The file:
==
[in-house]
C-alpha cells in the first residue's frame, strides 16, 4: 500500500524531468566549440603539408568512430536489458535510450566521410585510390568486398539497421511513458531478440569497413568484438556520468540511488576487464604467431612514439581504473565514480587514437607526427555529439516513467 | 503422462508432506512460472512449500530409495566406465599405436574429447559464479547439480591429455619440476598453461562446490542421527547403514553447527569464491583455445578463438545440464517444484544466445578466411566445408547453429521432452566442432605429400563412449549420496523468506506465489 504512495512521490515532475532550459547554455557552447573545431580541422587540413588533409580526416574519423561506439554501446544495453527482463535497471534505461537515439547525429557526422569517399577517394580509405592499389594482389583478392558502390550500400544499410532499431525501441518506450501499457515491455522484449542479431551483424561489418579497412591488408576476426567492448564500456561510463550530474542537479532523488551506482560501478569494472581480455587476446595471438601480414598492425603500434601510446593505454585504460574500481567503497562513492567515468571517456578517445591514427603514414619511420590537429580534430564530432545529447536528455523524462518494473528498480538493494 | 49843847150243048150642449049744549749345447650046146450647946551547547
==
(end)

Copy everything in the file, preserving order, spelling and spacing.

[in-house]
C-alpha cells in the first residue's frame, strides 16, 4: 500500500524531468566549440603539408568512430536489458535510450566521410585510390568486398539497421511513458531478440569497413568484438556520468540511488576487464604467431612514439581504473565514480587514437607526427555529439516513467 | 503422462508432506512460472512449500530409495566406465599405436574429447559464479547439480591429455619440476598453461562446490542421527547403514553447527569464491583455445578463438545440464517444484544466445578466411566445408547453429521432452566442432605429400563412449549420496523468506506465489 504512495512521490515532475532550459547554455557552447573545431580541422587540413588533409580526416574519423561506439554501446544495453527482463535497471534505461537515439547525429557526422569517399577517394580509405592499389594482389583478392558502390550500400544499410532499431525501441518506450501499457515491455522484449542479431551483424561489418579497412591488408576476426567492448564500456561510463550530474542537479532523488551506482560501478569494472581480455587476446595471438601480414598492425603500434601510446593505454585504460574500481567503497562513492567515468571517456578517445591514427603514414619511420590537429580534430564530432545529447536528455523524462518494473528498480538493494 | 49843847150243048150642449049744549749345447650046146450647946551547547